Last month, consumers clamored to chain stores, mall kiosks and online vendors, hoping to snap up a hoverboard, the holiday season’s hottest commodity item. Many of those consumers are now likely regretting it.
Accounts of user injuries attributed to falls and spontaneous combustion have been soaring as the U.S. Consumer Product Safety Commission has launched an investigation into product safety. Emergency rooms across the country have been packed with personal injuries stemming from the popular gift, while several retailers pulled them from shelves.
Although the two-wheeled, self-balancing boards don’t actually hover, they are motorized and can accelerate at speeds of up to 12 miles-per-hour. Safety concerns regarding the boards first started cropping up with regard to fires. The CPSC says it’s received more than two dozen reports of the devices catching fire after being fully charged. One of those cases was reported by the mother of an 11-year-old girl in Boca Raton. She was not injured, but others have been. The agency is still investigating, but suspects that problem may have something to do with the type of batteries used.
But there is a bigger issue: Falls. The South Florida Sun-Sentinel reports there have been nearly 50 hoverboard injuries in Broward, Miami-Dade and Palm Beach counties just in the handful of days after Christmas.
Some of these injuries are no worse than scrapes and bruises. However, some kids are coming into the emergency room with concussions, fractured wrists and broken arms. It’s not just kids either. A number of adults too have gotten themselves in trouble with it, and videos posted with the hashtag #hoverboardfail shows countless moms and dads and even grandparents testing out the device – only to lose their balance and crash to the ground.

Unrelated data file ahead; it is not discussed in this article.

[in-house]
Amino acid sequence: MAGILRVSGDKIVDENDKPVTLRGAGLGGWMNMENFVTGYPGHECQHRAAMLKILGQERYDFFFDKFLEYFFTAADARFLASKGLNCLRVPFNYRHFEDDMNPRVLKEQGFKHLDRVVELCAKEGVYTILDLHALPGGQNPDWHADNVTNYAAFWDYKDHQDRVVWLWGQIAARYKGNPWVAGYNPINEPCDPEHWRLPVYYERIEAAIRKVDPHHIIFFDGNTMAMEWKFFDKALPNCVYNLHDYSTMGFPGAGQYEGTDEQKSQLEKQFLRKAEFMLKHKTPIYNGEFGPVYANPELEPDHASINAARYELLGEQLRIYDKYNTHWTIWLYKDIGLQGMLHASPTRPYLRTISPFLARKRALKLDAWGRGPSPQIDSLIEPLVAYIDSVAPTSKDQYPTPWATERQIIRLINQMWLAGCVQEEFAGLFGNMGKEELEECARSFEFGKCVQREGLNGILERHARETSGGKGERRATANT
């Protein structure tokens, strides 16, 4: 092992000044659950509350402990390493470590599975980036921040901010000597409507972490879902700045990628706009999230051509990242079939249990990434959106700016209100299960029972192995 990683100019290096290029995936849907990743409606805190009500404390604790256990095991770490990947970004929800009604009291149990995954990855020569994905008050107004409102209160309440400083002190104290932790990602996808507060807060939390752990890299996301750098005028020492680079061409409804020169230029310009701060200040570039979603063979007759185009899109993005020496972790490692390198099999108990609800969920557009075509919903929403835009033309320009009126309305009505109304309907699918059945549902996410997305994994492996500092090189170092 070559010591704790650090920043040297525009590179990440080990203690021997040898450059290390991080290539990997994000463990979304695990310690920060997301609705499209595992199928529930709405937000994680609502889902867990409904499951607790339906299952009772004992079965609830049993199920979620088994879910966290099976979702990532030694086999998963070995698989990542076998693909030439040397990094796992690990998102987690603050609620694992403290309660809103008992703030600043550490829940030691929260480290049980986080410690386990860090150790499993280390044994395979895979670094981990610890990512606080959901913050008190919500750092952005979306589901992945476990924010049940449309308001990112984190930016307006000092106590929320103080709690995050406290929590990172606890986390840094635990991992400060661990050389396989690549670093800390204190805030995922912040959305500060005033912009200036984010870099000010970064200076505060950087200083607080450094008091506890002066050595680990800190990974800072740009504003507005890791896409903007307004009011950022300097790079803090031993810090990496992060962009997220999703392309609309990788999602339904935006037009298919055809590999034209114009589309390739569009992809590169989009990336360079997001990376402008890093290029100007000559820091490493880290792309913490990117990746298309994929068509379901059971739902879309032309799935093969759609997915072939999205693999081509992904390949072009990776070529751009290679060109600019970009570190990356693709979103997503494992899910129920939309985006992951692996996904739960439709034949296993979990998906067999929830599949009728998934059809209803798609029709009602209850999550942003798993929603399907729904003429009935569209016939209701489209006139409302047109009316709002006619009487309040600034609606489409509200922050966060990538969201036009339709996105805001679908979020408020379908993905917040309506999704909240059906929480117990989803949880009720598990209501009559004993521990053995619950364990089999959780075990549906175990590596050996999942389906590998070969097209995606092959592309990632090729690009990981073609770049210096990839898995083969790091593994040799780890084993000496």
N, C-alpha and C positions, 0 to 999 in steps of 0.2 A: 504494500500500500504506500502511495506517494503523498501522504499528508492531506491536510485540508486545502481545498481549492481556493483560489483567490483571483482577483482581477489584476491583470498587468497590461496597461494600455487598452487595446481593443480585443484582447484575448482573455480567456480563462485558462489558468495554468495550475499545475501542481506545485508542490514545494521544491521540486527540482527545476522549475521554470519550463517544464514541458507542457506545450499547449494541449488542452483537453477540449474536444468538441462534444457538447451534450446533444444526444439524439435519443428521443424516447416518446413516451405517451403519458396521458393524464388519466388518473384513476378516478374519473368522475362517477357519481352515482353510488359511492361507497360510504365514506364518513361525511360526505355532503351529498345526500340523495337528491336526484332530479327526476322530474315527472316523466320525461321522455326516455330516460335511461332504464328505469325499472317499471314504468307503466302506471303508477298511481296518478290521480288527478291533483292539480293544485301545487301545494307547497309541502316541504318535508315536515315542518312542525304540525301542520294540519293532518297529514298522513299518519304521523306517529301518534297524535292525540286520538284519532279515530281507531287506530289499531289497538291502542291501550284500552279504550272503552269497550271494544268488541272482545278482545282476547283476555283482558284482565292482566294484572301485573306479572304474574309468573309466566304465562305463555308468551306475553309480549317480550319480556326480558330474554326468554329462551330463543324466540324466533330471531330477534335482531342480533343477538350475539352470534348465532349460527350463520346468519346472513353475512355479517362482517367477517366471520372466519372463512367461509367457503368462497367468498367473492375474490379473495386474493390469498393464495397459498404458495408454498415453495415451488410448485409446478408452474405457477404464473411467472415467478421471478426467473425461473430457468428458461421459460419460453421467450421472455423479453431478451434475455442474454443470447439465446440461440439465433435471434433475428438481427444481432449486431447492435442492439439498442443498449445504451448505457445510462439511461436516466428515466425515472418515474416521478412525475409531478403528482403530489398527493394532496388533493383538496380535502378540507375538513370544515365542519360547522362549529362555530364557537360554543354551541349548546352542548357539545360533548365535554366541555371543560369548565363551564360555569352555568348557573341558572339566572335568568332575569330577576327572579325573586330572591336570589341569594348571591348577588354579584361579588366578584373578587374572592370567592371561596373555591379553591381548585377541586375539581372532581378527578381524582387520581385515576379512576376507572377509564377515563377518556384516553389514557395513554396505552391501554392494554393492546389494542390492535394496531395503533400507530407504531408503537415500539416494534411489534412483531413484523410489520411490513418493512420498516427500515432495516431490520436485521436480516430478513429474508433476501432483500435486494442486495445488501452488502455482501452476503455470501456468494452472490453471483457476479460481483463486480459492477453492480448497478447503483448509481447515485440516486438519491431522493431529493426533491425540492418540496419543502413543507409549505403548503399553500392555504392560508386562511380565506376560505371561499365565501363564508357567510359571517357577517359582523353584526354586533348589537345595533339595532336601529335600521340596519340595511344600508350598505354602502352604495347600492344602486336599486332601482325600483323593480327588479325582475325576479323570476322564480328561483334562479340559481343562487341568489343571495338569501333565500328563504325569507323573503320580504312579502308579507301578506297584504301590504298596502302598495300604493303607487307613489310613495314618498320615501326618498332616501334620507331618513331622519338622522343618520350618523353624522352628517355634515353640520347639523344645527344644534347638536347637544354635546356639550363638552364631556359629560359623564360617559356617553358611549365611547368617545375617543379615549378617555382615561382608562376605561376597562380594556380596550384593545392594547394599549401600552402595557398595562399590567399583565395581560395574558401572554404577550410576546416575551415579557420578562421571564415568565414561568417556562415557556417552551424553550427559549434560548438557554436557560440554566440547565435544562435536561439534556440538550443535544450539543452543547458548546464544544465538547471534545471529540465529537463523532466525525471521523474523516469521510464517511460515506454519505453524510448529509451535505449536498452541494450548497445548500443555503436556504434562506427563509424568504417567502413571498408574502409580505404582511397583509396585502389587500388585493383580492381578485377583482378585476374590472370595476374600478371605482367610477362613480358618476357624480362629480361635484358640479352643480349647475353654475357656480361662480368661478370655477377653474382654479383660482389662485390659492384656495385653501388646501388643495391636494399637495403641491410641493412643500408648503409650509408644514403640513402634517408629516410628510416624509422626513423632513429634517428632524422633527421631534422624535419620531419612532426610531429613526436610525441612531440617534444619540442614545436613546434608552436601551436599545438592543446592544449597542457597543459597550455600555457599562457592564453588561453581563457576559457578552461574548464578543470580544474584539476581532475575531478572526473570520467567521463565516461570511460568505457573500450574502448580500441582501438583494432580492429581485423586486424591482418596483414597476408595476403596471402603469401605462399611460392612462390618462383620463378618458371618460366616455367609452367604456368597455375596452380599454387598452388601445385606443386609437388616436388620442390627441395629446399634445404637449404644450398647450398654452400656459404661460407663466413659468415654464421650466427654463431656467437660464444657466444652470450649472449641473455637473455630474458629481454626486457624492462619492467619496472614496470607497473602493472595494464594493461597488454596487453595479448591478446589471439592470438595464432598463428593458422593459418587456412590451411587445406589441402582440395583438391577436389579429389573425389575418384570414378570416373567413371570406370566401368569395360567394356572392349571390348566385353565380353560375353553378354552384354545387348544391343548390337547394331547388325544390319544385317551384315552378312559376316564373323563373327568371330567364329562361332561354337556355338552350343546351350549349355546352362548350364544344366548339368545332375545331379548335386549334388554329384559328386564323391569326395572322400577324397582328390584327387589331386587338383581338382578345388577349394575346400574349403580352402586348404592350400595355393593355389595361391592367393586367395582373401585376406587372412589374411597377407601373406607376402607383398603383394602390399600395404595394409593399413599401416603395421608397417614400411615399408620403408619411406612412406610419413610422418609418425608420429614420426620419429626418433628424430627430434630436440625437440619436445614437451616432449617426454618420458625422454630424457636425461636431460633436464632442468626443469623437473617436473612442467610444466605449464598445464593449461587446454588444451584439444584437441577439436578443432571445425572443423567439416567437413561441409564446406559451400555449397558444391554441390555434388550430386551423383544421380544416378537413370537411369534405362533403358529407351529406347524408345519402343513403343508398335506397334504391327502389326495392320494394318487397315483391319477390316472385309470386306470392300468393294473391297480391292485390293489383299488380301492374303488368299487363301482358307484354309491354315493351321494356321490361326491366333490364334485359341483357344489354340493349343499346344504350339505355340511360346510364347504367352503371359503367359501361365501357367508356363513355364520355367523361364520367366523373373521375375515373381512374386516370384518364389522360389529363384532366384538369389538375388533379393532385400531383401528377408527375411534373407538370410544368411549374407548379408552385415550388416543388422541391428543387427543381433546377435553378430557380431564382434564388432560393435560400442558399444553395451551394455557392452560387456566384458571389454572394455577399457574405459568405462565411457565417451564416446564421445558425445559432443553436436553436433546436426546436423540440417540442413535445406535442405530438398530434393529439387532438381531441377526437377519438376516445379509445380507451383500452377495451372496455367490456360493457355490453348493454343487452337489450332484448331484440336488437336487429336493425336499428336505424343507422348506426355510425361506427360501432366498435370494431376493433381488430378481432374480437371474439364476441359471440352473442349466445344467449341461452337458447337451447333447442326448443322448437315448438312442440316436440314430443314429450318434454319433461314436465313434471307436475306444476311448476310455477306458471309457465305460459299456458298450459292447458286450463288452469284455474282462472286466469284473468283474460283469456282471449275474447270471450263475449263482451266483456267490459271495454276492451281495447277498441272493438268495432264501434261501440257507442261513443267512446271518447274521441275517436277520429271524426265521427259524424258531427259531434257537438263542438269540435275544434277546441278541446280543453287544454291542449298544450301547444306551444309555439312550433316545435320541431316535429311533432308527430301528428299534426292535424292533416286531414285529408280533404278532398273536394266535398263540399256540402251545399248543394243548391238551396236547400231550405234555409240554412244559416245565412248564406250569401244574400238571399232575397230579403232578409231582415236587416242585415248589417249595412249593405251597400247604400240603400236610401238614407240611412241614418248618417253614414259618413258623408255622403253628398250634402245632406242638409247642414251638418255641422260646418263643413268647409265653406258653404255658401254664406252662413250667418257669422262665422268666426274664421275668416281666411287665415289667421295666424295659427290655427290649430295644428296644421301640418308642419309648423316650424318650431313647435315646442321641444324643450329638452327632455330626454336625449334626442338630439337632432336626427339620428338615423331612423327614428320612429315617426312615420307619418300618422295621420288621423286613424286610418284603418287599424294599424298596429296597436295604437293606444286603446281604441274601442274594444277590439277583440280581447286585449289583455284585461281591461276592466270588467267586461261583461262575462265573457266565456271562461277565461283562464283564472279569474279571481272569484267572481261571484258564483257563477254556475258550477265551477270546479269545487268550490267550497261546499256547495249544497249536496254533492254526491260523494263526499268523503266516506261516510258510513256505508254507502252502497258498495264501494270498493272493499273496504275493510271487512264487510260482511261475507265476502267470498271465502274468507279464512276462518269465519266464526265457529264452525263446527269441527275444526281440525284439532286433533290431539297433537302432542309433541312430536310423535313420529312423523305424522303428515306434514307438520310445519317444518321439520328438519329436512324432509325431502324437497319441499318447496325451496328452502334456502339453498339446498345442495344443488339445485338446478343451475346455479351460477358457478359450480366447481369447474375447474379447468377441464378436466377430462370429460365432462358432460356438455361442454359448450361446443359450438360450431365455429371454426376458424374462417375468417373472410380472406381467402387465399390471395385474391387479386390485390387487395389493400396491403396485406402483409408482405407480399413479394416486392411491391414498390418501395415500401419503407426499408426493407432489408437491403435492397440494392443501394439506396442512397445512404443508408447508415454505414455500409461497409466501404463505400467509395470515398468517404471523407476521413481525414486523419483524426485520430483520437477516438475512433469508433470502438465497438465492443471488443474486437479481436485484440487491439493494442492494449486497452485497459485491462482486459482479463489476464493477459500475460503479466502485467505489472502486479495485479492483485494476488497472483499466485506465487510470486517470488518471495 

As far as liability goes, it will depend on the individual case. For example, if the board caught fire but no one got hurt, it’s likely consumers can take up the issue on their own and request a refund from the manufacturer or retailer.
However, if someone got seriously hurt (i.e., broken bones, head injury, etc.), it may be worth asking a personal injury lawyer to get involved. Most likely the type of claim we would be looking at would be one of strict products liability. This is a theory of products liability that allows all of those in the marketing chain (i.e., manufacturers, wholesalers, distributors and retailers) to be held responsible for selling a product that was unsafe. This is probably why retail giants like Target and Amazon.com pulled the plug on the product so quickly.
A plaintiff asserting strict products liability doesn’t have to show defendant was negligent. Rather, they just need to show they placed a defective/dangerous product on the market and that product caused injury. A product can be considered “defective” if it was defectively manufactured, inherently flawed by design or didn’t have an adequate warning of safety hazards about which the company knew or should have known.
In the case of hoverboards, it’s important to note that there are no safety standards in place. So one might argue that consumers don’t have an expectation of safety. However, there have been numerous advertisements used by both manufacturers and retailers that promise the boards are safe. They use words and phrases like, “stable,” “super smooth” and “so easy,” indicating novices can learn to ride in less than a minute. Many are finding that untrue. The CPSC has reported even riders with experience can suddenly fall off when they’re using it normally.
If you have been injured in a hoverboard fall in Florida, contact our offices to learn more about how we can help you obtain compensation.
If you have been injured in an accident, contact the Hollander Law Firm at (888) 751-7770 for a free and confidential consultation. There is no fee unless we win.
Manufacturer may be liable for hoverboard injuries, Jan. 7, 2015, By Christopher B. Dolan, San Francisco Examiner
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